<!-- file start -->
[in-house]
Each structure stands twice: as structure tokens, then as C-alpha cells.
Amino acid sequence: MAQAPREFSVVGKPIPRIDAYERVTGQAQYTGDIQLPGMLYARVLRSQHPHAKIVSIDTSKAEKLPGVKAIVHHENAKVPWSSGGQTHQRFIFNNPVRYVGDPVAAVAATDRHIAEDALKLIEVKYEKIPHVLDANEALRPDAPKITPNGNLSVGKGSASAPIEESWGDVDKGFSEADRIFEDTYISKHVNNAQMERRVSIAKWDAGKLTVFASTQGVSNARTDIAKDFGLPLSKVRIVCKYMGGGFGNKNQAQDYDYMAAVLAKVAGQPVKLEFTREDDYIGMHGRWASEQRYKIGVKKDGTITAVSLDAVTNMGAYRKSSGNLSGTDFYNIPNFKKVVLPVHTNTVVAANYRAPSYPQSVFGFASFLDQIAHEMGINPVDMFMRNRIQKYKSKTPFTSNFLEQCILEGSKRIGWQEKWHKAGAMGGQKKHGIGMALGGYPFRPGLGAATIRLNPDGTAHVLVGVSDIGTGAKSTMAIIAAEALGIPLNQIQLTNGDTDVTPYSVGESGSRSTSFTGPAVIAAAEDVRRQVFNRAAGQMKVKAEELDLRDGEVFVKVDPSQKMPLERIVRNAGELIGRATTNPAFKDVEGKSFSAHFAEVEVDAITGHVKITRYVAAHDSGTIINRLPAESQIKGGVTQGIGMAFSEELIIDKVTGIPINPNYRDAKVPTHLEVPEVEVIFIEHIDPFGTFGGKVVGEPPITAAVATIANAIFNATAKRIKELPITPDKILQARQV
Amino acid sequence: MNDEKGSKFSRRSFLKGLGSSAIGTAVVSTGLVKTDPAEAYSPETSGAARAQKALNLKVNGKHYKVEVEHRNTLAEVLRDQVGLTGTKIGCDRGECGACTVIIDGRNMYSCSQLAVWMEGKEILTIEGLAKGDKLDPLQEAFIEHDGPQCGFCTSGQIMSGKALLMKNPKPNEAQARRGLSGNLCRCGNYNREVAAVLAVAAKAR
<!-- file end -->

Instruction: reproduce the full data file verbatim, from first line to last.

[in-house]
Each structure stands twice: as structure tokens, then as C-alpha cells.
Amino acid sequence: MAQAPREFSVVGKPIPRIDAYERVTGQAQYTGDIQLPGMLYARVLRSQHPHAKIVSIDTSKAEKLPGVKAIVHHENAKVPWSSGGQTHQRFIFNNPVRYVGDPVAAVAATDRHIAEDALKLIEVKYEKIPHVLDANEALRPDAPKITPNGNLSVGKGSASAPIEESWGDVDKGFSEADRIFEDTYISKHVNNAQMERRVSIAKWDAGKLTVFASTQGVSNARTDIAKDFGLPLSKVRIVCKYMGGGFGNKNQAQDYDYMAAVLAKVAGQPVKLEFTREDDYIGMHGRWASEQRYKIGVKKDGTITAVSLDAVTNMGAYRKSSGNLSGTDFYNIPNFKKVVLPVHTNTVVAANYRAPSYPQSVFGFASFLDQIAHEMGINPVDMFMRNRIQKYKSKTPFTSNFLEQCILEGSKRIGWQEKWHKAGAMGGQKKHGIGMALGGYPFRPGLGAATIRLNPDGTAHVLVGVSDIGTGAKSTMAIIAAEALGIPLNQIQLTNGDTDVTPYSVGESGSRSTSFTGPAVIAAAEDVRRQVFNRAAGQMKVKAEELDLRDGEVFVKVDPSQKMPLERIVRNAGELIGRATTNPAFKDVEGKSFSAHFAEVEVDAITGHVKITRYVAAHDSGTIINRLPAESQIKGGVTQGIGMAFSEELIIDKVTGIPINPNYRDAKVPTHLEVPEVEVIFIEHIDPFGTFGGKVVGEPPITAAVATIANAIFNATAKRIKELPITPDKILQARQV
Amino acid sequence: MNDEKGSKFSRRSFLKGLGSSAIGTAVVSTGLVKTDPAEAYSPETSGAARAQKALNLKVNGKHYKVEVEHRNTLAEVLRDQVGLTGTKIGCDRGECGACTVIIDGRNMYSCSQLAVWMEGKEILTIEGLAKGDKLDPLQEAFIEHDGPQCGFCTSGQIMSGKALLMKNPKPNEAQARRGLSGNLCRCGNYNREVAAVLAVAAKAR